The monument is situated on the right-hand side of the south porch, one of five crosses now present in Sancreed churchyard. The churchyard cross, which is Listed Grade II*, is an upright granite shaft with a round wheel-head set on a modern granite base. The overall height of the monument is 1.94m, the head measures 0.49m high by 0.52m wide and is 0.16m thick. The principal faces are orientated north-south. Both faces are decorated with an equal limbed cross with widely splayed arms linked by a recessed area between the limbs. The edges of the limbs are outlined with a single bead. The south face bears a figure of Christ in relief, with outstretched arms, and a bead or halo around its head. The figure wears a tunic and has a band around the waist; the legs extend on to the top of the shaft and have out turned feet. The north face bears a central circular boss with an interlaced knot on each limb; the knots are linked together around the central boss. The shaft measures 1.39m high by 0.32m wide at the base tapering slightly to 0.29m at the top and is 0.18m thick. There is a fracture across the shaft 0.2m below the head, which has been repaired with cement. There is probably a section of shaft missing here as the lower shaft is slightly wider and thicker than the upper shaft. The shaft has a narrow bead on all four corners and all four faces are decorated. The south principle face is divided into three panels: the short upper panel has been defaced, the middle panel bears interlaced knots, and the lower panel bears a short inscription in two horizontal lines. This inscription is incised in an early medieval form of script derived from Roman style capitals and reads 'RUNHO'. This name is considered to be the signature of the sculptor. There is another similar cross, from the West Penwith area, now at Lanherne on the north coast of Cornwall, which bears the name Runhol. This is believed to be an Anglo-Saxon name and it is thought that the sculptor came from the Bodmin/East Cornwall area as the decoration on the back of this cross at Sancreed is very similar to that on the churchyard cross at Cardinham, north of Bodmin. The north face bears a single long panel with pairs of interlaced knots. The west side bears a long panel of diagonal key pattern, and the east side is decorated with a long panel containing a serpentine figure with its body and tail formed from interlace work. The decoration on the shaft is not easily visible as it is well worn and extensively covered in lichen. The modern rectangular granite base measures 0.67m east-west by 0.4m north-south and is 0.6m high above ground level. The shaft of this churchyard cross was discovered by the vicar, Rev Basset Rogers, during restoration of the church in 1881, built into the east wall of the church. The head had been located on the western churchyard wall for many years. The vicar had the shaft removed form the church wall, and the head cemented into the shaft. The cross was re-erected in the churchyard against the hedge by the entrance to the vicarage. The historian Langdon visited the cross in 1894 and had the cross taken down so that he could record the decoration on the face against the hedge. He then persuaded the vicar to re-erect the cross on a modern base in the churchyard in its present position, in June 1894. The inscription and the interlace decoration combine to suggest that this cross dates to the tenth century. The monument was included in the Schedule on 27/10/1967 and the scheduling was affirmed on 12/11/1996.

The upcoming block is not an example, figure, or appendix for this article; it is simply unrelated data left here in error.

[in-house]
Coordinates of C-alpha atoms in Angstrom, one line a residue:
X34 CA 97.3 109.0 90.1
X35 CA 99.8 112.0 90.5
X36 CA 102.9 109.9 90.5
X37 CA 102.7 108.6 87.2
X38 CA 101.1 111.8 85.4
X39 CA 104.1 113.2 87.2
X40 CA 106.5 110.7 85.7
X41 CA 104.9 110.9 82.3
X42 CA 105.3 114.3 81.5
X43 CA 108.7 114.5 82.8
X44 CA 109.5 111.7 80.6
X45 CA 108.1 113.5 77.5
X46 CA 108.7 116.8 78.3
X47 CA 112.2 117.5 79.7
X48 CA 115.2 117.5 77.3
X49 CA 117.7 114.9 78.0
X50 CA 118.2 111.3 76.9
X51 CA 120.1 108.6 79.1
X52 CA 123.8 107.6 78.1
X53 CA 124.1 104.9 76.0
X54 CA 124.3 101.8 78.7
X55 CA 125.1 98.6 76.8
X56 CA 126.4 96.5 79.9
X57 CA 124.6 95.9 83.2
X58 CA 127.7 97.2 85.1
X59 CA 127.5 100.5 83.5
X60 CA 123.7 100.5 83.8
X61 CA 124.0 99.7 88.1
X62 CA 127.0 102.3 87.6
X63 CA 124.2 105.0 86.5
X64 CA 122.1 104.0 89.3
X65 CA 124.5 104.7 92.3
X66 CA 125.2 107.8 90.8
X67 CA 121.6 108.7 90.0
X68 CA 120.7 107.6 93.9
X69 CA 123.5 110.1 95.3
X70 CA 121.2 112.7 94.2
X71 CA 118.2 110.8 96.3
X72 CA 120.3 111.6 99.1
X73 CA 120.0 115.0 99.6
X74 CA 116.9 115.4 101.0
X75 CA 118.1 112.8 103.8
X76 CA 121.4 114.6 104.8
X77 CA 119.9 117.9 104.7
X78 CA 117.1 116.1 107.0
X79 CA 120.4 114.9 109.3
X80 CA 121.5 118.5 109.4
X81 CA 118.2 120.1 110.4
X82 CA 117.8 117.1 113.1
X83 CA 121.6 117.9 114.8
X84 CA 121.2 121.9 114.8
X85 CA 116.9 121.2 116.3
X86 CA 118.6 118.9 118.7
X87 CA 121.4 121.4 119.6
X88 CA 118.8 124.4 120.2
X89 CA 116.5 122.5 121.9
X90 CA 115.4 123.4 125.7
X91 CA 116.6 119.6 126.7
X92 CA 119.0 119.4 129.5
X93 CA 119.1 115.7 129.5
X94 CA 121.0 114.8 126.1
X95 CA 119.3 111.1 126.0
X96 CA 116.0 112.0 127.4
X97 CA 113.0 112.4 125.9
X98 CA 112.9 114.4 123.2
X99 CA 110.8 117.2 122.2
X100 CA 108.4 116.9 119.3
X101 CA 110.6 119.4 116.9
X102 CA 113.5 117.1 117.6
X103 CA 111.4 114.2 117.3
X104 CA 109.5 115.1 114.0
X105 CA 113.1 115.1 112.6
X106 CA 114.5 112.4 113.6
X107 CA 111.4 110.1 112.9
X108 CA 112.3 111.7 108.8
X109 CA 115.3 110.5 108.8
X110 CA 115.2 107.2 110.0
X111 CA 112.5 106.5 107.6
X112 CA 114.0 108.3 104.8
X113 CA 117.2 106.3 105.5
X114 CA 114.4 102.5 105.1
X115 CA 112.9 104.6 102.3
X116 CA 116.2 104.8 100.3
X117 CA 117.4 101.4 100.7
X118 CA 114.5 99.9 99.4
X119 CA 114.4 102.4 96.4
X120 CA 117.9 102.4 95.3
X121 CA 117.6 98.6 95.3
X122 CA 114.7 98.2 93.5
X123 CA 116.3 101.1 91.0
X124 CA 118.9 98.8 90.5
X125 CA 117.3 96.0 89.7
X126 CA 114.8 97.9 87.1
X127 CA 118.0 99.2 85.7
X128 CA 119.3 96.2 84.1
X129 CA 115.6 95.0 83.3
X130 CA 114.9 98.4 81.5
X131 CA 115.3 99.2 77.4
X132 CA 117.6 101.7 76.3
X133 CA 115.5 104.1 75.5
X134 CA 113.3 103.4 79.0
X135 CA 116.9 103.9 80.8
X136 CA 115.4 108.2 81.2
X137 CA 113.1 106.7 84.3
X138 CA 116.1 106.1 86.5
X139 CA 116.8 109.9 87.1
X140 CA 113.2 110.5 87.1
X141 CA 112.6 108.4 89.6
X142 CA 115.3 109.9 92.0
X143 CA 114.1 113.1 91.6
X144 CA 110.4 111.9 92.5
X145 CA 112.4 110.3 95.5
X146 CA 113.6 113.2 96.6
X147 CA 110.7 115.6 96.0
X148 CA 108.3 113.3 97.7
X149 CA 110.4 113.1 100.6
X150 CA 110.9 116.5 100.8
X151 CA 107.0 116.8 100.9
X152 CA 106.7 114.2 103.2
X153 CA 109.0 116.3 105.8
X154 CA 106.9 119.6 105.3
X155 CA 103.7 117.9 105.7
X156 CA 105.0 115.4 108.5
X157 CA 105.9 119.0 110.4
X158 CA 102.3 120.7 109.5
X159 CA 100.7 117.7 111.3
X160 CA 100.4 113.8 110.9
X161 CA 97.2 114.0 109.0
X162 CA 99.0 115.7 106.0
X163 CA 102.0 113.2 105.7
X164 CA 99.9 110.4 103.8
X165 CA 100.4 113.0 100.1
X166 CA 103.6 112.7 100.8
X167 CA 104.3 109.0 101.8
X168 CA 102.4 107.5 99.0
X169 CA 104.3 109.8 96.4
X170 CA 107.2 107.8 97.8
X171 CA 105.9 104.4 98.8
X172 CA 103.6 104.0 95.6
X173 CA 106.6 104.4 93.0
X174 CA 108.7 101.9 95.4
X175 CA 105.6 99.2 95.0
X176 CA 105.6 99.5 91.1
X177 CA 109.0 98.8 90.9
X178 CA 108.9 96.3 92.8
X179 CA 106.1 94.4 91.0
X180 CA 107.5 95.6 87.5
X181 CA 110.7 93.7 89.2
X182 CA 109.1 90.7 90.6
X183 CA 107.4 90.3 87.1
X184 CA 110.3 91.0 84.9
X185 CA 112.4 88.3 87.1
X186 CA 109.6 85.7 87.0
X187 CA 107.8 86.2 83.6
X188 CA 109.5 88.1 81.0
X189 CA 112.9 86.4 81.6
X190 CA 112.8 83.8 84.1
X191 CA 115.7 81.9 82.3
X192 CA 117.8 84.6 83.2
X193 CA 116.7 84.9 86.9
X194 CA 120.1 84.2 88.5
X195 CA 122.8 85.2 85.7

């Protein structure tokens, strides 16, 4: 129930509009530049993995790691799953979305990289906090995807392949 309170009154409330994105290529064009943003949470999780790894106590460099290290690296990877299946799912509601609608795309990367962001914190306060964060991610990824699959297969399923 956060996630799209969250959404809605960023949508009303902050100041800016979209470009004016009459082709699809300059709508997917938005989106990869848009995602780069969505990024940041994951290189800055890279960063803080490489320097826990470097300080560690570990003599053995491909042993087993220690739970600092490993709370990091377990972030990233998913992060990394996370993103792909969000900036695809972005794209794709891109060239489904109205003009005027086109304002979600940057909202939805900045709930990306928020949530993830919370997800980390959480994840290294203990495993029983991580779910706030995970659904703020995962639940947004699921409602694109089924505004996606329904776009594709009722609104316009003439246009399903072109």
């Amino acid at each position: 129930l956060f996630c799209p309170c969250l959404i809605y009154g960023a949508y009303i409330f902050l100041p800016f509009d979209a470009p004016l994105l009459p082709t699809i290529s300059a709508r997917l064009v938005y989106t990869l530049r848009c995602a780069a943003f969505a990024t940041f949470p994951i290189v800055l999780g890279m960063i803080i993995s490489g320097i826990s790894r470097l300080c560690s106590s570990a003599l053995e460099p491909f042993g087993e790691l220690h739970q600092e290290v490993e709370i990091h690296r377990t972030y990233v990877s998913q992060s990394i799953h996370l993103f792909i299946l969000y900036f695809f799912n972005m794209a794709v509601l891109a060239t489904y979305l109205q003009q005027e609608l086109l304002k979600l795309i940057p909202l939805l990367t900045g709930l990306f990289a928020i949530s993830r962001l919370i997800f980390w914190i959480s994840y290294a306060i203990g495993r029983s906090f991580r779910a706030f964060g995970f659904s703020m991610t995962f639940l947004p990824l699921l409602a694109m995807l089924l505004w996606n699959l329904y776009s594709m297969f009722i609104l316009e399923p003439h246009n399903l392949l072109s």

Site history: